Sep 18

Three Mets’ Storylines: Makeshift Starter Saves Day … Again

When the final chapter of the 2016 Mets is written, it will be about pitching. The central theme will be about those lost and those who stepped into the breach. With Jacob deGrom scratched from Sunday’s start with an elbow injury that will require season-ending surgery, Gabriel Ynoa became the latest to help keep the Mets in the center of the wild-card race.

YNOA: Makes key start. (AP)

YNOA: Makes key start. (AP)

Personally, I was disappointed manager Terry Collins didn’t give Ynoa one more batter, but it worked out for the best and the Mets went on to complete their sweep of the Minnesota Twins, 3-2, to move into the lead wild-card spot, one game ahead of San Francisco and two over the Cardinals.

Ynoa gave up four hits and struck out eight in 4.2 innings, and from there manager Terry Collins turned to his “plethora of pitchers,” to complete the sweep. Five Mets’ relievers limited the Twins to a pair of runs.

While Ynoa was done when the game was decided, his contribution was vital – and worthy of another start with deGrom for the year – he personified the overriding storyline of this season (even more than their average with RISP) of the success of their emergency starters.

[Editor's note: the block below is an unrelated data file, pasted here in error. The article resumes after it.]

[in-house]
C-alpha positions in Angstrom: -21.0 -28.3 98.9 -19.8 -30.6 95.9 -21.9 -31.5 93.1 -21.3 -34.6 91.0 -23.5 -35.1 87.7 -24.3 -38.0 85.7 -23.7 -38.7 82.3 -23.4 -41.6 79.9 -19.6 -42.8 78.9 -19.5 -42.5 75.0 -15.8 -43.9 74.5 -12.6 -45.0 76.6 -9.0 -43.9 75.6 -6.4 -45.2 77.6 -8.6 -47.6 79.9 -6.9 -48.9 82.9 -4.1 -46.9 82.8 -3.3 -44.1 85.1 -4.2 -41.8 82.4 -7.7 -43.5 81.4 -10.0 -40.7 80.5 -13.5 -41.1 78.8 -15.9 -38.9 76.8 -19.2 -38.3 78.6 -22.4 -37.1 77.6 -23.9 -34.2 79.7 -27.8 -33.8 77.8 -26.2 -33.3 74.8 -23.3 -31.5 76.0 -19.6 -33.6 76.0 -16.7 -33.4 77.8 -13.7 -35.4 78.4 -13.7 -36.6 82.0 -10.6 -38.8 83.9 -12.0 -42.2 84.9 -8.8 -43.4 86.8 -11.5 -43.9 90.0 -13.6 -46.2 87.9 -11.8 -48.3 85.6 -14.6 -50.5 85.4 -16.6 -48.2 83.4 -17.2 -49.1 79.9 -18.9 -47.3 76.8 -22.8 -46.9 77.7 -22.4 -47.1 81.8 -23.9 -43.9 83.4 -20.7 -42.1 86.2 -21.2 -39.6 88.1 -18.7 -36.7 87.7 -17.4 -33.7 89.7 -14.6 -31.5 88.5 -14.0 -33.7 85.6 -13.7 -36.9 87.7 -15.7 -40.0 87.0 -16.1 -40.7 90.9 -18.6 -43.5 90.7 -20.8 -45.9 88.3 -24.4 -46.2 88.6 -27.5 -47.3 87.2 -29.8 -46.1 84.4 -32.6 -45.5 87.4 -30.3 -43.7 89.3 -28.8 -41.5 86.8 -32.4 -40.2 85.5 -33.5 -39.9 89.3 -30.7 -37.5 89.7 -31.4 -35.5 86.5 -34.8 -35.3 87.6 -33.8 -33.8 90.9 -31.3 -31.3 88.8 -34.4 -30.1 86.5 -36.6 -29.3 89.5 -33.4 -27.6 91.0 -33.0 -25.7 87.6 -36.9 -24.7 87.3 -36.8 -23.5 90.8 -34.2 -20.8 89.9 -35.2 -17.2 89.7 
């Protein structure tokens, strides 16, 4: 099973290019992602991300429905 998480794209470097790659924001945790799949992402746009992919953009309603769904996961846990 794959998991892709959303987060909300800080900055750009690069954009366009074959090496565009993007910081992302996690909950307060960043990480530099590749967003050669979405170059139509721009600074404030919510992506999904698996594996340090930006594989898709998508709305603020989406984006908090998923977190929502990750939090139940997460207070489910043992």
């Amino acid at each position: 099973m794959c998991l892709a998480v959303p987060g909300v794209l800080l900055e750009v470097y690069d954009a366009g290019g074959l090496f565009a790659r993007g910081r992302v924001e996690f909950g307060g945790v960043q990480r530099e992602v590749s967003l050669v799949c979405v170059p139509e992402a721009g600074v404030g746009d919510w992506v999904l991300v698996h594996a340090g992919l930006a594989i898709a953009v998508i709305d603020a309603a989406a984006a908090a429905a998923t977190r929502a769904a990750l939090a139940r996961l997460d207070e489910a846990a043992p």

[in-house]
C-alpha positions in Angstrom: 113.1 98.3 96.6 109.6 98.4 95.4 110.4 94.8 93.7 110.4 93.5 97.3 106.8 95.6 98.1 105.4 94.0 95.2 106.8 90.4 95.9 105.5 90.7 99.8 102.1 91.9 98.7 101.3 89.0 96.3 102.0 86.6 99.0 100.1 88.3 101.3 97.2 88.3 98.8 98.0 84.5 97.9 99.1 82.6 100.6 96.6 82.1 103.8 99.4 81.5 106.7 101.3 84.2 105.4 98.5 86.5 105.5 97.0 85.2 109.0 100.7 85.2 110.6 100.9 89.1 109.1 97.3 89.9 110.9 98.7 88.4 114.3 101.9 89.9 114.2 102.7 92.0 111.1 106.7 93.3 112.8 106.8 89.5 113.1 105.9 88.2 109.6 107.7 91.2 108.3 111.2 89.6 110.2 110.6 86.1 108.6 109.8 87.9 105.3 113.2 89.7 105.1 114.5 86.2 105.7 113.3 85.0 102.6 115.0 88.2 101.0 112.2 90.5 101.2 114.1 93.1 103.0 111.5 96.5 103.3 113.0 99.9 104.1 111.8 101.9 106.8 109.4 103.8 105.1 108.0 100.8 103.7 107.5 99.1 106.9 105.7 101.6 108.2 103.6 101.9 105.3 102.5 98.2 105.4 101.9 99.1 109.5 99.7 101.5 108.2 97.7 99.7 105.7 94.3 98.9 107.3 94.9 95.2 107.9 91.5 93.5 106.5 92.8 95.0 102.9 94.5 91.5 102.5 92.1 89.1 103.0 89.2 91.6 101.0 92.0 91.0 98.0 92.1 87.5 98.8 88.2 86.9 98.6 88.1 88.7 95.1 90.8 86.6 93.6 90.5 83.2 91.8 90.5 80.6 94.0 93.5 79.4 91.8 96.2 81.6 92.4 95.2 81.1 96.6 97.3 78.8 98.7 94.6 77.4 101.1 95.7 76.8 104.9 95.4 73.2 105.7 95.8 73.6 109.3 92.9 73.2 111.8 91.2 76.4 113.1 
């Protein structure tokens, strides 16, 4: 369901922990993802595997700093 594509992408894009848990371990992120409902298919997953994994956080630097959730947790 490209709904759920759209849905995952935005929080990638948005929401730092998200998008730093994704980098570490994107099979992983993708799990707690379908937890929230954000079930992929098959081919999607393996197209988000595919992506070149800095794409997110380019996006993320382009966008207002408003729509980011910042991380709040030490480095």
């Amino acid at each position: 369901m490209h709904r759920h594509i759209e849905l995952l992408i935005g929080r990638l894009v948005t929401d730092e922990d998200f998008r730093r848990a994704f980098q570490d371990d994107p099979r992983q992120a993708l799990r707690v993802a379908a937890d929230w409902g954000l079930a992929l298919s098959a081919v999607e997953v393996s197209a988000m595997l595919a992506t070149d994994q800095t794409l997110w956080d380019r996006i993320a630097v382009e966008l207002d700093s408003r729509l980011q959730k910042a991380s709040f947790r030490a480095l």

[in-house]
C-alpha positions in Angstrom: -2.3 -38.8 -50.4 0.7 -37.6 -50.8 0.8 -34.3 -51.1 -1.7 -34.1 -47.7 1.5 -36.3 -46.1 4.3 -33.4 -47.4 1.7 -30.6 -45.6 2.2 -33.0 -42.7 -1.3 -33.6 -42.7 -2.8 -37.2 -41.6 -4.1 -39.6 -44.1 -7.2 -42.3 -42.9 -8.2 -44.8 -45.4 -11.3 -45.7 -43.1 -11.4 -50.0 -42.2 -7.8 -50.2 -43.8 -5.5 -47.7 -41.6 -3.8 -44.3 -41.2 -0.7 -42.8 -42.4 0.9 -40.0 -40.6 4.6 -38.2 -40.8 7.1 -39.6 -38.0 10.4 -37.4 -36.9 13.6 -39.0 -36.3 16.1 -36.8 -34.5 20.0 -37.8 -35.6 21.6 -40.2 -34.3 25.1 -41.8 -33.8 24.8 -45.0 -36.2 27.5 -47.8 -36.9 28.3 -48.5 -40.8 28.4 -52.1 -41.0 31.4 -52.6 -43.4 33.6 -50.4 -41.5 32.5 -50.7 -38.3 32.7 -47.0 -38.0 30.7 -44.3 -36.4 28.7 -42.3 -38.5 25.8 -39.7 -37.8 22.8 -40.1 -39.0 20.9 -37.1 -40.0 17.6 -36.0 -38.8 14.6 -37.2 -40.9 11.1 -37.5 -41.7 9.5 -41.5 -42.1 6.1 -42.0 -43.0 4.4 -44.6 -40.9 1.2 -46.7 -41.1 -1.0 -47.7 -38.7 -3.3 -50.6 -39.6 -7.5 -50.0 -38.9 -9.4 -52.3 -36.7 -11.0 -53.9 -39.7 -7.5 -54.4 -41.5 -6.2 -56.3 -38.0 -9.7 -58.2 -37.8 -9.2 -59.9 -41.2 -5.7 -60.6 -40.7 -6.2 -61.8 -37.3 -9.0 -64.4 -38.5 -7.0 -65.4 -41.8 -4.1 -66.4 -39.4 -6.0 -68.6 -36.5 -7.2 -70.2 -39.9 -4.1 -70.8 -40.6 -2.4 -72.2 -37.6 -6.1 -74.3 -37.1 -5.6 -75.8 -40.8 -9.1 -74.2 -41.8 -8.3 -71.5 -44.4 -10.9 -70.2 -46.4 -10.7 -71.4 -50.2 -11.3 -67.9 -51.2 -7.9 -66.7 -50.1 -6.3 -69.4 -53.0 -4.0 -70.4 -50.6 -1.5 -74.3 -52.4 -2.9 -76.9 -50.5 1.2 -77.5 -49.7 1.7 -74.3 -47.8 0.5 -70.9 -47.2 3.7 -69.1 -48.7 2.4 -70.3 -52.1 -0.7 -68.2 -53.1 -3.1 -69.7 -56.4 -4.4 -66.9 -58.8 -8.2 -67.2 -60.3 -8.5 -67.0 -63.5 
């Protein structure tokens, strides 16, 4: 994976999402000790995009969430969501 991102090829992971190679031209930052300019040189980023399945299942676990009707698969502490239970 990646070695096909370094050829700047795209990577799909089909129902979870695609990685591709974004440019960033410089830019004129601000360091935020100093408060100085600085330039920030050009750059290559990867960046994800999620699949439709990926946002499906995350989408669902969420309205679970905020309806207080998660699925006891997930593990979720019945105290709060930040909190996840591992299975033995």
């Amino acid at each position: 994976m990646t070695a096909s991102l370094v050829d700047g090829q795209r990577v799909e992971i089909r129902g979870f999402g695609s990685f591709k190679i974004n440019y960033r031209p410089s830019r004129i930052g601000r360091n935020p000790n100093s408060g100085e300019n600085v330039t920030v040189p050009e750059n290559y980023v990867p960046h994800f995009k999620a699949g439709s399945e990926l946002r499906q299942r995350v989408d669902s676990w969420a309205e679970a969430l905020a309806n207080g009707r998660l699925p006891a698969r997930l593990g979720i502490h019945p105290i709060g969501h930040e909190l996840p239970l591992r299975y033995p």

With Matt Harvey, Zack Wheeler and deGrom lost for the year, Seth Lugo, Logan Verrett, Robert Gsellman, Ynoa and Rafael Montero – all of whom were not in the Opening Day rotation – have combined to give the Mets 25 starts (seven defined as quality) and 10 victories. Another pitcher who was supposed to be out of the rotation in early July – 43-year-old Bartolo Colon – has 14 victories in 30 starts (18 defined as quality).

That’s 24 victories in 55 starts (25 quality), which is the difference between having something to keep playing for this season and thinking about spring training.

“Hey look, somebody else has got to help,” Collins said. “When you are called upon and it’s your chance, make the most of it.”

This issue will undoubtedly be raised again in the Mets’ remaining 13 starts, as Colon is slated to get three more starts, while the Band-Aid of Lugo, Gsellman and Ynoa are anticipated getting seven more.

That was today’s main storyline with Neil Walker‘s future with the team and more injury updates the others.

WALKER WANTS TO RETURN: The Mets are where they are in the playoff hunt in large part because of Walker, who hit .282 with a career-high 23 homers and 55 RBI, before being lost for the season to undergo season-ending back surgery.